Simulations are highly subject to the old GIGO limitations. Further, the quality of simulation software to date has not been up to accurately predicting complex systems with communications and distributed control schemes involved. The historical approach has been "divide and conquer", estimating the impact of each sub-part of a larger system. Still, such approaches have yielded only several-order-of-magnitude accuracy because of the significant effects of simple arrangement and packaging issues. Until we can get past the "We must be sure it is right the first time, but you cannot develop a circuit or packaging using costly features!" mentality, it is my considered opinion that simulation for EMI/EMC will only expose the efforts of designers that are not meeting the "motherhood and apple pie" design parameters.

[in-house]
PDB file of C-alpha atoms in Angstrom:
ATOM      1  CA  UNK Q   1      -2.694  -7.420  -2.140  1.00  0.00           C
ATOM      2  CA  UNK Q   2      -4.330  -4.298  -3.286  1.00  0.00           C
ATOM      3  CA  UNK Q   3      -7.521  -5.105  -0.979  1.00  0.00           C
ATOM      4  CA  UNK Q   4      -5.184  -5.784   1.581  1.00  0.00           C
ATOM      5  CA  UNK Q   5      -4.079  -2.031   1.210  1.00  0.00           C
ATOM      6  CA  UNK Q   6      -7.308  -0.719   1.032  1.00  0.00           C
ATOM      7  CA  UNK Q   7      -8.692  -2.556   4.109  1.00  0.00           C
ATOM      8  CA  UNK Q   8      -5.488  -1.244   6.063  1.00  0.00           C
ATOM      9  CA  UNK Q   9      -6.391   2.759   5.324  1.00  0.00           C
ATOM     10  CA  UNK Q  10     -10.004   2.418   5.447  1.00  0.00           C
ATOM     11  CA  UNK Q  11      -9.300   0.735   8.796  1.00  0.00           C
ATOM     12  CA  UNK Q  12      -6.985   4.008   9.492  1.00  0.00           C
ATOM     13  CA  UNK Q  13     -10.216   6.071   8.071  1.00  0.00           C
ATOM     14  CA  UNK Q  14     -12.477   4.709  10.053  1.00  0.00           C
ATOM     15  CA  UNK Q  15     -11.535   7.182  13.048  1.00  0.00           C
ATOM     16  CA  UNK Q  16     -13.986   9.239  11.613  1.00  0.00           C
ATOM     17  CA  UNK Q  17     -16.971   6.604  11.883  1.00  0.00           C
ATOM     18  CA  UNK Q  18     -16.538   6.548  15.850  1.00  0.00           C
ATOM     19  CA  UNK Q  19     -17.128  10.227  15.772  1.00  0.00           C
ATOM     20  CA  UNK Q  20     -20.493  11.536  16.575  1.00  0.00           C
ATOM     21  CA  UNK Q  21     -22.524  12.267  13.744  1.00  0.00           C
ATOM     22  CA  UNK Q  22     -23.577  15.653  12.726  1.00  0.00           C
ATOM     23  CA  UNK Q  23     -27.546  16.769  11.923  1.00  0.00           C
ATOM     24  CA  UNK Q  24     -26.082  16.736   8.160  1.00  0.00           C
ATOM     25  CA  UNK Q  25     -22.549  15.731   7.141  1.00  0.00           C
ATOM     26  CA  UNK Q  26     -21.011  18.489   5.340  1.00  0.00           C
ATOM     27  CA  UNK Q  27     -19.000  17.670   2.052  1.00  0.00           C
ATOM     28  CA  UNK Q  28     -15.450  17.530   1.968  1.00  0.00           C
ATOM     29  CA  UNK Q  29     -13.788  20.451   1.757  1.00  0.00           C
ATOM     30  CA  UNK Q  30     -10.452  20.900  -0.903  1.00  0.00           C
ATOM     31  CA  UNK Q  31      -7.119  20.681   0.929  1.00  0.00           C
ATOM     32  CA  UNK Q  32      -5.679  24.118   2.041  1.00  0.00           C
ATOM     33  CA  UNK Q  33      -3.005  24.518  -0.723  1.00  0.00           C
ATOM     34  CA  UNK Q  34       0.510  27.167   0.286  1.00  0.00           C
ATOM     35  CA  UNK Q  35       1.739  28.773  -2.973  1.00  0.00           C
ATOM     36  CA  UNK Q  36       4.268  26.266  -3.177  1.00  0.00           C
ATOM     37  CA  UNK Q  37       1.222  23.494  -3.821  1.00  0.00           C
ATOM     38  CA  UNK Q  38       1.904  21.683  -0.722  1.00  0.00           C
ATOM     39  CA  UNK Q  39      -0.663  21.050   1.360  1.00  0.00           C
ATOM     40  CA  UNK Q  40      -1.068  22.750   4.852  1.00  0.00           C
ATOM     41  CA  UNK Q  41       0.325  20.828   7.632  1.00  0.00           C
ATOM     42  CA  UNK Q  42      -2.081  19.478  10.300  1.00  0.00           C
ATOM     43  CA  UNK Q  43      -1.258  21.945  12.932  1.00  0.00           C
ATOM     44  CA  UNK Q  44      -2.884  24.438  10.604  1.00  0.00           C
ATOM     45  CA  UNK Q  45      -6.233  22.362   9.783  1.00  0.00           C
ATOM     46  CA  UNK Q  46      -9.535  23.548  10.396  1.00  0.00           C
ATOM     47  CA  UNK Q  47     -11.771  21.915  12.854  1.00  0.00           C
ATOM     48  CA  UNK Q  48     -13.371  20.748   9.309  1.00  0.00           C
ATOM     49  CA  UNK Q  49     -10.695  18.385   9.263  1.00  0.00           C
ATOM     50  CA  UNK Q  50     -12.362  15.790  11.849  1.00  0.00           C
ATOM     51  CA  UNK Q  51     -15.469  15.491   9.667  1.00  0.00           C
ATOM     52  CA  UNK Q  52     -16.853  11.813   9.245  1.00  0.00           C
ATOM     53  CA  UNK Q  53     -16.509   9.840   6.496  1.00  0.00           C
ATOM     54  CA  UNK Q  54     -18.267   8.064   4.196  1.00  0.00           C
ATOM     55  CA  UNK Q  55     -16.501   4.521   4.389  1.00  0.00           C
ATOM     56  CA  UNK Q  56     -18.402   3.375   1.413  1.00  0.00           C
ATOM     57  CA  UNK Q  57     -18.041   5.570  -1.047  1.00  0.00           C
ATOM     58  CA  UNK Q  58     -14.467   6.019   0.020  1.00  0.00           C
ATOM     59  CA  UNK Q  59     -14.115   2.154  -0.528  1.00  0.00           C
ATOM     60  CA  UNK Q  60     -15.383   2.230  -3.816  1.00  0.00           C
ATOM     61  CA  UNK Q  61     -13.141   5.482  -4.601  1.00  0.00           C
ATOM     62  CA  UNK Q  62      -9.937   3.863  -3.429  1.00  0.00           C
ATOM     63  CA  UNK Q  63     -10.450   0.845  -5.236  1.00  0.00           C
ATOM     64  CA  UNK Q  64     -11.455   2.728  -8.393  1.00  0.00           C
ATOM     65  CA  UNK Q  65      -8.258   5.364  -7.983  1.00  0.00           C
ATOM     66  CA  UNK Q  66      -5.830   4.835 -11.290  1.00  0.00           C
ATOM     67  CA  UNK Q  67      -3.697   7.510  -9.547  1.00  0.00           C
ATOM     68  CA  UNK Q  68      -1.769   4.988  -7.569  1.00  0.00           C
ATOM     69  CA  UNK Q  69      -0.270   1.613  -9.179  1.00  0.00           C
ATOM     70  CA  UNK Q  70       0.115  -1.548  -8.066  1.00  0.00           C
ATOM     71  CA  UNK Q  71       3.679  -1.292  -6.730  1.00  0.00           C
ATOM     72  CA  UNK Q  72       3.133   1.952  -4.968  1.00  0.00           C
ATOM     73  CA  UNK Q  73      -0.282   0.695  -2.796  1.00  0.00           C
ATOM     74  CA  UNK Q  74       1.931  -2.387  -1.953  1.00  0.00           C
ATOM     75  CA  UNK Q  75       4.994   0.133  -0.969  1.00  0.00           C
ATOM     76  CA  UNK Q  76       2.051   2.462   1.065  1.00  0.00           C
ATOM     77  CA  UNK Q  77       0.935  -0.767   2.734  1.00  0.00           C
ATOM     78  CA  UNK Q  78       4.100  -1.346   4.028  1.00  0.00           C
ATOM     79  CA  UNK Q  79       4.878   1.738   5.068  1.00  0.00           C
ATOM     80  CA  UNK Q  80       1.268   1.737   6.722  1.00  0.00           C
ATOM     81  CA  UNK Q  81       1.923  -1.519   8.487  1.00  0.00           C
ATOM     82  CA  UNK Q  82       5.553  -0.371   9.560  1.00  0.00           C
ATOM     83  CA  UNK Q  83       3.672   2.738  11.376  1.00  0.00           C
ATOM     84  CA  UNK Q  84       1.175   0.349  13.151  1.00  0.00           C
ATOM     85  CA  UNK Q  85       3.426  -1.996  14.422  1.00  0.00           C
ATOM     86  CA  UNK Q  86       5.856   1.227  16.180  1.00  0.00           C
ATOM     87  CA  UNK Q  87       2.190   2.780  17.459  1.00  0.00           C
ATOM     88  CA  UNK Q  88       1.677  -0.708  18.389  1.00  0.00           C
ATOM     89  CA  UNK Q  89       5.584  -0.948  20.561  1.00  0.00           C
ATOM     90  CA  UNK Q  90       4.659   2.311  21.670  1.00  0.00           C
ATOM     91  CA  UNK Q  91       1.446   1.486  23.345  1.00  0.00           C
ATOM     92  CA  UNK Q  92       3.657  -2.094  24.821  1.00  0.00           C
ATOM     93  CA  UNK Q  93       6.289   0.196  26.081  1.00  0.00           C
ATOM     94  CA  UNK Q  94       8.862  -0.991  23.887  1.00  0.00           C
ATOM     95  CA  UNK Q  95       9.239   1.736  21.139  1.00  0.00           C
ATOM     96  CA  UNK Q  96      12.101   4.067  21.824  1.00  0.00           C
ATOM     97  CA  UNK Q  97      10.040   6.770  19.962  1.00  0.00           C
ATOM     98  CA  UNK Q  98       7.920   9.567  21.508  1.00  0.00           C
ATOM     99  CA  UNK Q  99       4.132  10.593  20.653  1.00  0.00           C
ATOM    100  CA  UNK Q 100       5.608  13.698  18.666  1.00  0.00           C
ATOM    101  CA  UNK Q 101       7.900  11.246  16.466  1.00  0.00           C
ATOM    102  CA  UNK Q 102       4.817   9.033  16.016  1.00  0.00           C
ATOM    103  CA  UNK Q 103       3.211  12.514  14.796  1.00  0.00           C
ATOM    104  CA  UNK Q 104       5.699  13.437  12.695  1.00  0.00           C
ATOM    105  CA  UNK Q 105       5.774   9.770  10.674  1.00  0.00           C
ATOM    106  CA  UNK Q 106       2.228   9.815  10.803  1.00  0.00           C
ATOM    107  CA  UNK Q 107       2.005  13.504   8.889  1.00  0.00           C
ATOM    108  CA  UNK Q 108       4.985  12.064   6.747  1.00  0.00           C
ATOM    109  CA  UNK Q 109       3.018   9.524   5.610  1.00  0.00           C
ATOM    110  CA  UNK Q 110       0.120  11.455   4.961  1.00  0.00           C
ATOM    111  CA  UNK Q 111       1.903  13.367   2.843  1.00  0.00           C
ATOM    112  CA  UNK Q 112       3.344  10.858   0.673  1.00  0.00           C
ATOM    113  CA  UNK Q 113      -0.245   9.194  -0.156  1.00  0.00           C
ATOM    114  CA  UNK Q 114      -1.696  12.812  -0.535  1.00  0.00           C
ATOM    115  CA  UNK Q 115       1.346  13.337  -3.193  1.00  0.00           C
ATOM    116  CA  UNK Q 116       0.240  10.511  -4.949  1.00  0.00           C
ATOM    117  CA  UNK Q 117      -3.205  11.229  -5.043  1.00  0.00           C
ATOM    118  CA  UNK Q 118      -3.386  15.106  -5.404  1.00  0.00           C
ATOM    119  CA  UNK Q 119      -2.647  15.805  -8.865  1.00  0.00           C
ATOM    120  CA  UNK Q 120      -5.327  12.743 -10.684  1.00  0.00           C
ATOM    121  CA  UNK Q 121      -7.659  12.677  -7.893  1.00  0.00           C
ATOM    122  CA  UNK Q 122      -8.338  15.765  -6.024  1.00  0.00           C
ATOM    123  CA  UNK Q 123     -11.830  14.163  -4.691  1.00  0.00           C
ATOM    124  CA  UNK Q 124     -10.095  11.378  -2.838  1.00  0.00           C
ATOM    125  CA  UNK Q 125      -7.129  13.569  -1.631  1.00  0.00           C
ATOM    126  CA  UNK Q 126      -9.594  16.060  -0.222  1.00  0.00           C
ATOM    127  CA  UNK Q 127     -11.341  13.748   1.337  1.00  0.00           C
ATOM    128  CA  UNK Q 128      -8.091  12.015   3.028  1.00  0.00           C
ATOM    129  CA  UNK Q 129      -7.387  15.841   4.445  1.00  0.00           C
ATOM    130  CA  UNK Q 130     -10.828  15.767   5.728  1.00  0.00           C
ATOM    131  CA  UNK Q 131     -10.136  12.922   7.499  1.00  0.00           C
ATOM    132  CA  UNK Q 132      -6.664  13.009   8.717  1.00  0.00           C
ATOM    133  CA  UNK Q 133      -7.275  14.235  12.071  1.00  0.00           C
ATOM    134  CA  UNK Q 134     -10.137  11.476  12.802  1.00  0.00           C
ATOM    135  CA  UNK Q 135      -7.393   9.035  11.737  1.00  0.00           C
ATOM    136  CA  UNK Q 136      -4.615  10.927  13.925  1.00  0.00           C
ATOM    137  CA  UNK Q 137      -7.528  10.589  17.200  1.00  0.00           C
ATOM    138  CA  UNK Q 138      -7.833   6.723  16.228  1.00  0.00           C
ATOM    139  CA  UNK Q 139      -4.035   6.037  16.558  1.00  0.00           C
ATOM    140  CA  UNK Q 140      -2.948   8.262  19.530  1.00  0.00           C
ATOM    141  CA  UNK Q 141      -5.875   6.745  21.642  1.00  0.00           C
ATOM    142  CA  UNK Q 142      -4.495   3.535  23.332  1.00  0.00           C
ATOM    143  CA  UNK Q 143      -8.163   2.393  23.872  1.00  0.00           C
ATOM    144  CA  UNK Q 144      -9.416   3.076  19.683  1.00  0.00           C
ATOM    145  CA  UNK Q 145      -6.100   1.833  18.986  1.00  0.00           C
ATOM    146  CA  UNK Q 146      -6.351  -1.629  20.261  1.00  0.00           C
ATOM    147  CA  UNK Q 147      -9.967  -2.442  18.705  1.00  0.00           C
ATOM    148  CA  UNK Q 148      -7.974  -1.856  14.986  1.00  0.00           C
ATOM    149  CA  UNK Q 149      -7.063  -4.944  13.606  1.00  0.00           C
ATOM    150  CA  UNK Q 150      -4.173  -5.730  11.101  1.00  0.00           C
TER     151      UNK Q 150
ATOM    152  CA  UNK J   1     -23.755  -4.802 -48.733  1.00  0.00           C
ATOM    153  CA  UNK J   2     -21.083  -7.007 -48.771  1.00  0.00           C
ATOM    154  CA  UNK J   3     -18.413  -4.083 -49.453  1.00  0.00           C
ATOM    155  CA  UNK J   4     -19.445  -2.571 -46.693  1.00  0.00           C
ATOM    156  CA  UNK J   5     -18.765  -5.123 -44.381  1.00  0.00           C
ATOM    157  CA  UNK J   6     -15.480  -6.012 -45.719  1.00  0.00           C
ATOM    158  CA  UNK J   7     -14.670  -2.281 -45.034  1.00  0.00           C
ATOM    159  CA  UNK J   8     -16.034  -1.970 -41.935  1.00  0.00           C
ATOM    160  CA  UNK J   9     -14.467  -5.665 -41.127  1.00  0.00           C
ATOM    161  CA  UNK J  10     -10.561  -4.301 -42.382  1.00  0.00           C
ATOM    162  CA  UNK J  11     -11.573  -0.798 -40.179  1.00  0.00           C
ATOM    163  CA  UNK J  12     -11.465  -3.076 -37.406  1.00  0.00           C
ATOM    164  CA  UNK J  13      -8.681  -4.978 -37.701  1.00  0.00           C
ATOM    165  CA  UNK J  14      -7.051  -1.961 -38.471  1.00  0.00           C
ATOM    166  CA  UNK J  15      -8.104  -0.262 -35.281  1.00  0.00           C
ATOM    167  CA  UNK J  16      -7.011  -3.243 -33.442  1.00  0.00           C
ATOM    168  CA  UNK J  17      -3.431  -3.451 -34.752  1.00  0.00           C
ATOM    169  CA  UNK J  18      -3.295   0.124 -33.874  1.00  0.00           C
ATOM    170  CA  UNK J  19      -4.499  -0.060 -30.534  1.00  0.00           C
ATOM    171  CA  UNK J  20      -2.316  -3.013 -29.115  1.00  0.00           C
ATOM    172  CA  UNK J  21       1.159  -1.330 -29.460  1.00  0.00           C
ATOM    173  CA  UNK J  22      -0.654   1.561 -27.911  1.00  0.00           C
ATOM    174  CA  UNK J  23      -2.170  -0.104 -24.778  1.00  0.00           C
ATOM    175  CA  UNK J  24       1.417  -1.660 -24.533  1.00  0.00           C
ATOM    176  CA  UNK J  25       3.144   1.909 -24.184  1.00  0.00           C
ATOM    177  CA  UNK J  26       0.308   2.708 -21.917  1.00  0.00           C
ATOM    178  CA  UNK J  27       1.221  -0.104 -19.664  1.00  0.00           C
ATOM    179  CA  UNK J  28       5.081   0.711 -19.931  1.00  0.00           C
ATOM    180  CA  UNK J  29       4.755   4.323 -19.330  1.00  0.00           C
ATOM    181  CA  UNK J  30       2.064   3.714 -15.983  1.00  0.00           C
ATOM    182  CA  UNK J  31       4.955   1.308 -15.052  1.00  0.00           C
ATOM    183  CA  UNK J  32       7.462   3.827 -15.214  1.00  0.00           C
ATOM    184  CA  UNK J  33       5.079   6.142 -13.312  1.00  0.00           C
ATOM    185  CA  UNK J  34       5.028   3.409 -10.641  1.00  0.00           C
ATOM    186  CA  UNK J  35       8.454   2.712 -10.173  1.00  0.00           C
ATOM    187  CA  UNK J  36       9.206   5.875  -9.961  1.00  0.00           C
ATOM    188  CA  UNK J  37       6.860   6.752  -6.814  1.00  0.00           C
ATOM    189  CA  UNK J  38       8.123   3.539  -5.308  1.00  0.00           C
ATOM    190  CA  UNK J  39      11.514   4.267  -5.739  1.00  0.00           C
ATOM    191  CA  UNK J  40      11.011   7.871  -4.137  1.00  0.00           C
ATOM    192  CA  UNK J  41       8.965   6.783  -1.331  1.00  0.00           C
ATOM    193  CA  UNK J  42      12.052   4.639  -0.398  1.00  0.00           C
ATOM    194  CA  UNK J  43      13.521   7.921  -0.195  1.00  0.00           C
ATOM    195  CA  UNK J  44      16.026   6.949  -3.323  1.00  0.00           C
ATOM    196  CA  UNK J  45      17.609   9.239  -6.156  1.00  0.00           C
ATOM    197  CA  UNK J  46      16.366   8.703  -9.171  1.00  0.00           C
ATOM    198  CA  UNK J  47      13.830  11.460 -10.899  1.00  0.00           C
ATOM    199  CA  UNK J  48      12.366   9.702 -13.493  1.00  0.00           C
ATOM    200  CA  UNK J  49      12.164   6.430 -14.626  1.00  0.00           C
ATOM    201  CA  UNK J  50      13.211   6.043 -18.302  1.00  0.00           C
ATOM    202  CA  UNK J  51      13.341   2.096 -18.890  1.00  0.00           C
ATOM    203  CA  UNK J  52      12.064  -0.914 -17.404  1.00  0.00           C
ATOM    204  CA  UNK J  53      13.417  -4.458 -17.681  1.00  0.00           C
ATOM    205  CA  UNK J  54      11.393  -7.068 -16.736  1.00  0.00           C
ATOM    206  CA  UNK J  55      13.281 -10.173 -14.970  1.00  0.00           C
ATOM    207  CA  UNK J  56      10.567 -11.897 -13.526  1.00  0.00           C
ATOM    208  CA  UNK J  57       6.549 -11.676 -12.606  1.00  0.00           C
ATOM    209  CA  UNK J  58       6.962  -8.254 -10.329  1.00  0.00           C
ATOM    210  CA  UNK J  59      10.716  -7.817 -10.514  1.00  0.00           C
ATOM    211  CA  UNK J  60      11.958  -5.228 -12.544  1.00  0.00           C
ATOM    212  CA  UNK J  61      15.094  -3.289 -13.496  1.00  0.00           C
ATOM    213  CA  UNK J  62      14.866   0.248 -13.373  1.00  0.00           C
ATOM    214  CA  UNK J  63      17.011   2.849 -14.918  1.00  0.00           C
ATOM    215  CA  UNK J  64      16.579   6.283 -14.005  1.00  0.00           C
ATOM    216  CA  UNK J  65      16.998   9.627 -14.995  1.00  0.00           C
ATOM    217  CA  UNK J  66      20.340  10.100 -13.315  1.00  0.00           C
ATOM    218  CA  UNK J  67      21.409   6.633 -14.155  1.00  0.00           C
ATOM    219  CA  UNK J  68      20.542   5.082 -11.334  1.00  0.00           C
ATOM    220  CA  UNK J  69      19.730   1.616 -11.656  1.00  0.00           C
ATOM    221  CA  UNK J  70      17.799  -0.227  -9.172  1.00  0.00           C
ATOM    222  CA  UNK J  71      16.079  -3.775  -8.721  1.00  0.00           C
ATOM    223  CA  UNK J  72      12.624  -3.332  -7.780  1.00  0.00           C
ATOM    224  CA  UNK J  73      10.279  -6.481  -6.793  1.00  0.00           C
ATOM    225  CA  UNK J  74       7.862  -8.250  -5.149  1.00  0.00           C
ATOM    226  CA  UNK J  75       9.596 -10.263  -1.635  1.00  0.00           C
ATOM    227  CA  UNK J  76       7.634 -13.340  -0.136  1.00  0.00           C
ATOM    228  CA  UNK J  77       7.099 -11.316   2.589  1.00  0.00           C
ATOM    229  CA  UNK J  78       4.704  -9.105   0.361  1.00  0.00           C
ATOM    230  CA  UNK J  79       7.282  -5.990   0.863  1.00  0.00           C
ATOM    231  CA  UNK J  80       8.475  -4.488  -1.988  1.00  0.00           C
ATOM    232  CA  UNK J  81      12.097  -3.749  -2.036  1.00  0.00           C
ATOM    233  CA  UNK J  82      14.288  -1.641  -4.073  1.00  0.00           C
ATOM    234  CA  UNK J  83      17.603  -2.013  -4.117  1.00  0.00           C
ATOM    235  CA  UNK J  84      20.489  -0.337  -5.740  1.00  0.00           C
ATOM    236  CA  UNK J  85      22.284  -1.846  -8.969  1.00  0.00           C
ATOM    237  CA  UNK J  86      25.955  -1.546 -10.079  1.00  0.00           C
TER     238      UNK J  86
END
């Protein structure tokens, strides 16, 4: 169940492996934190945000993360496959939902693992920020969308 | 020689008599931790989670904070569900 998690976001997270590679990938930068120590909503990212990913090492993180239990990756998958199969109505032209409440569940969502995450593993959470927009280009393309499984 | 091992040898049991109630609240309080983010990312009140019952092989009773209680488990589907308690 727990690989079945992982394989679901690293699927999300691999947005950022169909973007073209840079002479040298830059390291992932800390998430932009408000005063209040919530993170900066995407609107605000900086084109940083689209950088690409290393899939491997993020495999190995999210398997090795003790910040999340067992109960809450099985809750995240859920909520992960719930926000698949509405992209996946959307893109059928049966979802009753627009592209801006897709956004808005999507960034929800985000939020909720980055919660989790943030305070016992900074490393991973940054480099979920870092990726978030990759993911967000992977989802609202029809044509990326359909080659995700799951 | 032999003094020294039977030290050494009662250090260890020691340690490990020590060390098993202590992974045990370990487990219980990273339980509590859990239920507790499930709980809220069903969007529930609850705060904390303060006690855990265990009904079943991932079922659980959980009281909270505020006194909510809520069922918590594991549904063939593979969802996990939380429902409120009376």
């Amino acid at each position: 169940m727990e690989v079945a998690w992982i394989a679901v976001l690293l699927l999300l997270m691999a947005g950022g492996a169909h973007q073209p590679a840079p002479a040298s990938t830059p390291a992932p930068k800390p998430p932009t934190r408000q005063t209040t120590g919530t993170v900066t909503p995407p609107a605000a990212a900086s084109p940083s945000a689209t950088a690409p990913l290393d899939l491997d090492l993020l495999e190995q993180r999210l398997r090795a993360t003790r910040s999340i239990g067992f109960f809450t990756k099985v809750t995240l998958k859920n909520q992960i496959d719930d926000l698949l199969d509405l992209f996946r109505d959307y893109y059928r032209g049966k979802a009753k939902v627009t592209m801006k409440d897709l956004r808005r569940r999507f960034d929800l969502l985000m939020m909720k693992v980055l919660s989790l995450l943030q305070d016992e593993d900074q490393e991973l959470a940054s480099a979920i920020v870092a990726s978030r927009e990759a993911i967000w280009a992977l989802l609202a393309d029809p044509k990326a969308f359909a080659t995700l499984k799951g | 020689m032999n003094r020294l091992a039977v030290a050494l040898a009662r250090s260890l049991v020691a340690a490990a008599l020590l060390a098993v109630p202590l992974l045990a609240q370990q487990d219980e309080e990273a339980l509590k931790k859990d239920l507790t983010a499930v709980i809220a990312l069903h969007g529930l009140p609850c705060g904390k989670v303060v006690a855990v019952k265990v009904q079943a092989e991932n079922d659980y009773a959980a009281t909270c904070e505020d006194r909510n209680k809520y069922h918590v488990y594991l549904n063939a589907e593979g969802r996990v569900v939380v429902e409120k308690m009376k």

EMI simulations will help a lot in reducing the R&D cost and time. The simulation tools for the automotiive industry are in the baby phase and lot more inputs are required from practical live field studies. These are on mobile and their ambience varies in a wide range it is more complicated to predict its nature using simulation alone.
Drones are, in essence, flying autonomous vehicles. Pros and cons surrounding drones today might well foreshadow the debate over the development of self-driving cars. In the context of a strongly regulated aviation industry, "self-flying" drones pose a fresh challenge. How safe is it to fly drones in different environments? Should drones be required for visual line of sight – as are piloted airplanes? Join EE Times' Junko Yoshida as she moderates a panel of drone experts.